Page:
Bengal Tangail – Weaves of West Bengal

    [seyv thuh weev]

    ‘Begum Bahar’ – the very term is suggestive of royalty, spring, and all things ethereal. This was the name given to a light, superfine, beautiful saree from Tangail. Originally from the Tangail District (now in Bangladesh), this handloom saree is testimony to the glorious history of a rich weaving heritage. This heritage, in fact, also finds mention in the chronicles and logs of ancient explorers and travelers like Ibn Batuta and Hiuen Tsang.


    Tangail is a weavers’ village in Bangladesh famous for its handloom industry and its trademark Tangail sarees. This thousand-year culture has been passed on from generation to generation and has evolved into an income-generating cottage industry today.

    Tangail weavers are direct descendants of the famous Muslin weaver community. So naturally, the fine art of their weaving is inimitable and unique. During the partition of Bengal (1942), a dozen families of the Basak community from Nowakhali and Tangail came and settled in and around the Bardhaman (Burdwan) district in West Bengal. With them, came their looms and their specialised weaving of Tangail sarees with finer counts of yarn.

    Today, ‘Tangail’ and ‘Jamdani’ are two types of sarees that are the best heirloom and handloom examples of the West Bengal textile industry.


    A Tangail saree was originally woven on a pit loom and shuttle with a silk warp and cotton-weft or fillers. It was light, soft, and comfortable. The silk was later replaced by local cotton yarn owing to the scarcity of silk yarn and the infamous partition. The early weaving process was very complicated where the yarn was spun with a takli (spindle) instead of a spinning wheel.

    Over time, new-age techniques, processes, and materials have evolved to support this old-age industry. Nowadays, pure cotton, khadi cotton, linen, tussar silk, matka silk, resham silk, rayon, blended silk, and zari are used to weave a Tangail saree. The threads are found to be organic, pure or blends. Indigenous bleaching and dyeing materials have made way for chemical dyes and ingredients. But the output stays true to its original art form and is as lovely as its predecessor.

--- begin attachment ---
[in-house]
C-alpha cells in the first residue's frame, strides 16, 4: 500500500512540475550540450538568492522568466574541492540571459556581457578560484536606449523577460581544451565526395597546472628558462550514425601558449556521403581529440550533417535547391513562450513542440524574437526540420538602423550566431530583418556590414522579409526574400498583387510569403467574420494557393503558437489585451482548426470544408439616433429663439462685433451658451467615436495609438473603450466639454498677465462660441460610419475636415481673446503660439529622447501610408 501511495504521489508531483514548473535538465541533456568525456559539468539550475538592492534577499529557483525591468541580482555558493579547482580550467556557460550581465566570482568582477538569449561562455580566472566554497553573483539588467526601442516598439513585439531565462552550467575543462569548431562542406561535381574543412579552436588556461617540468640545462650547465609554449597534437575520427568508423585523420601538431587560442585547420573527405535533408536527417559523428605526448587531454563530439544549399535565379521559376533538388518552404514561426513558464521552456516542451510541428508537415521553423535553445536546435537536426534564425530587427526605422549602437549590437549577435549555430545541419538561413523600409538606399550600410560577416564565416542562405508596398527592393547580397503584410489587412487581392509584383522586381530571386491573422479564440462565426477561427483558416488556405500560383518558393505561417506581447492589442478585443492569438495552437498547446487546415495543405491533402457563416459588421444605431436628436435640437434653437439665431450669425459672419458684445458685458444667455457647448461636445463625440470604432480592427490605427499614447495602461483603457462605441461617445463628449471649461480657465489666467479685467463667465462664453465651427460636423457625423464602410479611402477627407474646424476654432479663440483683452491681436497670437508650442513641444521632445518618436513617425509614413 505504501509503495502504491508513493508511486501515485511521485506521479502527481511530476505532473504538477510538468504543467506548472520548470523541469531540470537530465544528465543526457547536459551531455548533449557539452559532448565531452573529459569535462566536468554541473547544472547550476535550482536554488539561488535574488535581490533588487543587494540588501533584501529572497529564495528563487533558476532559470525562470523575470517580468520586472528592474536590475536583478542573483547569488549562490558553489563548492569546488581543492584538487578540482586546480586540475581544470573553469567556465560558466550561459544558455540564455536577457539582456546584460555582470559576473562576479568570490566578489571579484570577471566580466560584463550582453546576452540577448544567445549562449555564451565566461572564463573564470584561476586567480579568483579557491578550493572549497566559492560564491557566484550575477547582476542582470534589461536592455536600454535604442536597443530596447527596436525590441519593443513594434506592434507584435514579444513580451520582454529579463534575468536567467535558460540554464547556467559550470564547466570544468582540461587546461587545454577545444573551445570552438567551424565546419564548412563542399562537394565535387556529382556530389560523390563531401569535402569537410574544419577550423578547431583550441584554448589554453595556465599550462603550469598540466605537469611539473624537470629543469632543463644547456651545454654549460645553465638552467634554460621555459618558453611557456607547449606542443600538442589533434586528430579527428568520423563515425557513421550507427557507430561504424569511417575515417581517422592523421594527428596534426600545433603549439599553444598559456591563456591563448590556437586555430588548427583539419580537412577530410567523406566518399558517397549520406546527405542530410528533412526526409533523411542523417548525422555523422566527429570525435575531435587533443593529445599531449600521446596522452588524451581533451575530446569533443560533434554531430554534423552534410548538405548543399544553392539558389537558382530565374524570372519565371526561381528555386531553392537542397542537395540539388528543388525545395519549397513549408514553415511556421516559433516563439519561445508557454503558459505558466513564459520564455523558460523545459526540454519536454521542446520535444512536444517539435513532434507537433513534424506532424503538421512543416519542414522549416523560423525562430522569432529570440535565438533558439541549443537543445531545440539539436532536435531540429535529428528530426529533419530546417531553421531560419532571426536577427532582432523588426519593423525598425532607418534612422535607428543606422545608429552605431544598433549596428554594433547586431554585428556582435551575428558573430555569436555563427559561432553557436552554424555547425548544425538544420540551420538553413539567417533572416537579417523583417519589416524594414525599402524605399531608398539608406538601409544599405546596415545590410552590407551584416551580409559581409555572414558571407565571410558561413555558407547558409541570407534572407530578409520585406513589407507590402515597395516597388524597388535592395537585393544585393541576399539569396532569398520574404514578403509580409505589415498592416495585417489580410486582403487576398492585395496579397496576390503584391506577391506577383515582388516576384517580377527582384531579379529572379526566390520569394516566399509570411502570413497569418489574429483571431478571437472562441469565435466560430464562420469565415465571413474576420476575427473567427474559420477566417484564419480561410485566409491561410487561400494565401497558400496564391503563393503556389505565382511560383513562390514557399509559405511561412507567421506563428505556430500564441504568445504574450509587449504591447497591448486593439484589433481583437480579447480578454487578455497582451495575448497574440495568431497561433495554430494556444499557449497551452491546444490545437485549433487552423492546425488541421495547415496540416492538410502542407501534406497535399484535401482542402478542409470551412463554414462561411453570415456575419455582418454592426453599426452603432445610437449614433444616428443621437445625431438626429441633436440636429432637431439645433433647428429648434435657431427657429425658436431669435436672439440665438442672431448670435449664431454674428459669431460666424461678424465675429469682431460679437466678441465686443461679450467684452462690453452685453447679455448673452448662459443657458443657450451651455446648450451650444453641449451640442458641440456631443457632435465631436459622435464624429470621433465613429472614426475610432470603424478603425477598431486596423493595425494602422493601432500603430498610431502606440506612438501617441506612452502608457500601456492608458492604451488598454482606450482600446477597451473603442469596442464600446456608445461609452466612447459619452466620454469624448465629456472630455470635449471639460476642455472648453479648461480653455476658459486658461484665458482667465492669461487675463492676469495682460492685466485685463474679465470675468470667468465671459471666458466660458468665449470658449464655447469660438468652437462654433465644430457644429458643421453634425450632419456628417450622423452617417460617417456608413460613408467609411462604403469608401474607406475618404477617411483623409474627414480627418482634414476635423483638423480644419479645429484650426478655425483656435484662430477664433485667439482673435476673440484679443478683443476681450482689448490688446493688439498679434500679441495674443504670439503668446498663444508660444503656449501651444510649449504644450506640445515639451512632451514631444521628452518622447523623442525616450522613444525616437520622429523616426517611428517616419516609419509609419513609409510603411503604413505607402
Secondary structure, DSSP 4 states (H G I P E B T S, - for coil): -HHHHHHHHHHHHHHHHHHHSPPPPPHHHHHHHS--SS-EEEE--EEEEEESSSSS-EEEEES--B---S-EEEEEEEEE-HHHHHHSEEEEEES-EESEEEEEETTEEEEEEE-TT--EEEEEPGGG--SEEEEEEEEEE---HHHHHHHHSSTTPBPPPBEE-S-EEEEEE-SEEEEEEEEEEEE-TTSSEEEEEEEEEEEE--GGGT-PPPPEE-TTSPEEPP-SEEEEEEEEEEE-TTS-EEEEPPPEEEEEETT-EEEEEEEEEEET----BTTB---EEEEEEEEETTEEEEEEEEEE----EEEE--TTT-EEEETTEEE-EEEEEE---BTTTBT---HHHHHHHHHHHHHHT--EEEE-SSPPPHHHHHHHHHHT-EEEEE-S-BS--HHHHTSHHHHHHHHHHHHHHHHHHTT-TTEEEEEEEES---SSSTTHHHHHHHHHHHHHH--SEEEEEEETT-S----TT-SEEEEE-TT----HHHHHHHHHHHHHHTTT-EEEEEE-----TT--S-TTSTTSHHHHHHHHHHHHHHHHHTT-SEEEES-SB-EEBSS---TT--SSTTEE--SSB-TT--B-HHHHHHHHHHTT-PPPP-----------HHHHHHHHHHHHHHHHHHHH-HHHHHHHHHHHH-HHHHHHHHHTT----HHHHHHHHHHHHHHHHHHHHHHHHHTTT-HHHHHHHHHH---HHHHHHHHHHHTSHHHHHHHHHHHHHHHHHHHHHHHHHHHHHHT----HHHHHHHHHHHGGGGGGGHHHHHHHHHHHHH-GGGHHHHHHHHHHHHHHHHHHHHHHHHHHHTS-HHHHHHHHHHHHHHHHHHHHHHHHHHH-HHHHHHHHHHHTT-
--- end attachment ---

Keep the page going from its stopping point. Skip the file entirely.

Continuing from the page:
This 5.5-meter masterpiece can be woven in two styles: Jacquard and Nokhshi Buti. For the Jacquard, the desired pattern is fed in the loom itself. When the entire yardage is ready, the loose threads are cut off to give it a smooth and clean finish. As opposed to this, in Nokshi Buti, everything including the fabric, motifs, and border is worked on entirely by hand. That is why no two sarees come out exactly the same.

    The Tangail is a close cousin of the Jamdani and shares its technique of drawing and weaving wherein an extra weft is woven in for patterns. The only difference being, two plain picks (for Tangail) instead of one (for Jamdani) are inserted after each extra weft.

    The beauty of any saree primarily rests on its border ‘Par’ (border) and ‘Pallav’ (top end). Silk, gold, or silver yarn is used to embellish these and special attention is given to their detailing and finishing. The entire saree’s appeal depends on how well the borders and Pallav turn out.


    Tangail cotton sarees can be classified into:

    1. Ordinary striped or checked Tangail – simply striped or checked with an occasional gold or silver thread highlight but no decorative designs

    2. Butidar Tangail – usually woven on a light background with soft bright buties (motifs repeated in a pattern all over the saree)

    3. Bordered or Naksha Tangail – made on Jacquard looms giving the weaver the freedom to use any number of design motifs


    The magic of the Tangail saree lies in the touch and feel, and the finish of the saree. A sizing mixture – Kali – made with rice and lime is applied by hand during the weaving process itself. As soon as a meter of cloth is woven, this mixture is rubbed on by hand to give the fabric a bit of body and crispness. This is repeated meter after meter till the entire saree is coated and becomes stiff like paper. It is then folded in a particular manner and tied with a piece of cloth. When one holds such a perfectly folded saree, unravels the tied cloth, and feels the fabric, one cannot help but fall in love with it.

    Spread the word, save the weave.

    When human hands and heart work in tandem, that is grace in the making. Handwoven cloth has beauty and grace that is significant.
    – Sadhguru

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